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There is a national debate over whether more spending is the key to better schools. The oft-repeated mantra of fiscal conservatives is that some of the worst school systems in America are those who spend the most per pupil.
But how are school districts spending their money?
Proponents of a growing effort throughout the United States say too many districts spend too much of whatever financial resources they have on the wrong things. After studying states where schools get the most bang for their bucks, these proponents are pushing what is being called the 65 percent plan. This calls for 65 percent of a school district's operating budget to be spent in the classroom
The 65 percent plan is the heart of Gov. Matt Blunt's proposed law, Our Students First/First-Class Education for Missourians, which he promoted last week during a statewide tour. The aim of the law is better classroom instruction without a tax increase.
Backers of the plan use a definition of classroom expenses developed by the U.S. Department of Education. It includes teacher salaries and benefits, textbooks, supplies, special education, language arts, music, drama, band and athletics.
Of the three largest districts in this area, only the Scott City School District currently meets the goal of the 65 percent plan. Scott City spends nearly 66 percent on classroom instruction. Under the proposed law, districts that do not meet that level of spending would be expected to move toward that goal in annual increments of 2 percentage points. Of Missouri's 524 districts, only 112 are above the 65 percent level.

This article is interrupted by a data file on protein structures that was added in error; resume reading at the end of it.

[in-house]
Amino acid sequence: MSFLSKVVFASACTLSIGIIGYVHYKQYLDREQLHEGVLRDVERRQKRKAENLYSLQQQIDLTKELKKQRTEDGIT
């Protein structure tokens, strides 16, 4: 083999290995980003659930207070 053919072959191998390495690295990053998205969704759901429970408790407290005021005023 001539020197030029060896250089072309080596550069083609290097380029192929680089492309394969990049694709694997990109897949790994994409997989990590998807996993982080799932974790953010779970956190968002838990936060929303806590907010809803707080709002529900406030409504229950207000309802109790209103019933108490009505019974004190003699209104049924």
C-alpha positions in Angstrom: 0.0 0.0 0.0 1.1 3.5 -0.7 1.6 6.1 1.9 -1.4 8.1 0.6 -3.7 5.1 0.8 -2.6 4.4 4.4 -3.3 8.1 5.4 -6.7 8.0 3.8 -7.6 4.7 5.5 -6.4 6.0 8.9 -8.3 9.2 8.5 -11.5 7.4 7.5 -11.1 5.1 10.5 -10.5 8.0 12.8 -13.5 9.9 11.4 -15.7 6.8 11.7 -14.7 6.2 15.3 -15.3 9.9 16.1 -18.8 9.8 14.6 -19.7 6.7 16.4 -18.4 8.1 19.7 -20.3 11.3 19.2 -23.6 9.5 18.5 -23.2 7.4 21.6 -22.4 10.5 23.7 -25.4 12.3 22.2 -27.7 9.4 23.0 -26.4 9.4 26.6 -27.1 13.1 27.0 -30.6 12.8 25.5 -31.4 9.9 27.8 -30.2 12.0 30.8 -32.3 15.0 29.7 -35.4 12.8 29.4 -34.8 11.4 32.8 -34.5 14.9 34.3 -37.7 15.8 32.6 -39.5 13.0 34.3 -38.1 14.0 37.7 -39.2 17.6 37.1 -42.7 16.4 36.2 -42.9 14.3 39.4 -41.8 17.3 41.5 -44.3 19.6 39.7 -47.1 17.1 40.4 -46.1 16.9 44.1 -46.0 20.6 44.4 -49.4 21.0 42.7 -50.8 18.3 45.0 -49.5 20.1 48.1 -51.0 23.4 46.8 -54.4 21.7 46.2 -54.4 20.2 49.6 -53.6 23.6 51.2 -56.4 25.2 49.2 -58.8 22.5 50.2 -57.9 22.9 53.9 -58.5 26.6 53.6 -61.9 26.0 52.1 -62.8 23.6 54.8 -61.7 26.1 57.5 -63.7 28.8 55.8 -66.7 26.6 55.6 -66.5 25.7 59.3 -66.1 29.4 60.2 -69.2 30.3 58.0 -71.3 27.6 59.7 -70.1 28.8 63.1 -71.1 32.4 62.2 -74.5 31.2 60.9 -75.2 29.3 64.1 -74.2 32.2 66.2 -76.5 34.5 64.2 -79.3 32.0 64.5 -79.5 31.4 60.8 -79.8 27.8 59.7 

Reaction from school administrators and schools boards has been, as might be expected, cool. Several school officials have responded by observing that the state provides only a portion of school funding, while the rest of the revenue is generated through local taxes. So why, they ask, should the state tell districts how to spend their money?
The over-arching concern, proponents of the 65 percent plan say, is to make sure enough money is going toward the basic necessities of classroom teaching. Missing from Blunt's proposal is an accounting of where he believes districts are currently misspending the dollars they have.
If proponents of the 65 percent plan believe too much money is paying for administrators, they should say so, and develop a rationale for how districts can get by with fewer administrators -- or other expenses outside the classroom -- and still meet standards imposed by state and federal requirements.
So far, the 65 percent plan has been adopted or proposed in 17 states. There is a national push to get the plan in place in all 50 states by 2008. Whether or not 65 percent is the right target for Missouri remains to be seen. But this is the time for supporters of the plan, administrators and school board members to share their thoughts in the interest of educating the public. This is the time for letters to the editor and guest op-columns to be filled with good arguments on both sides.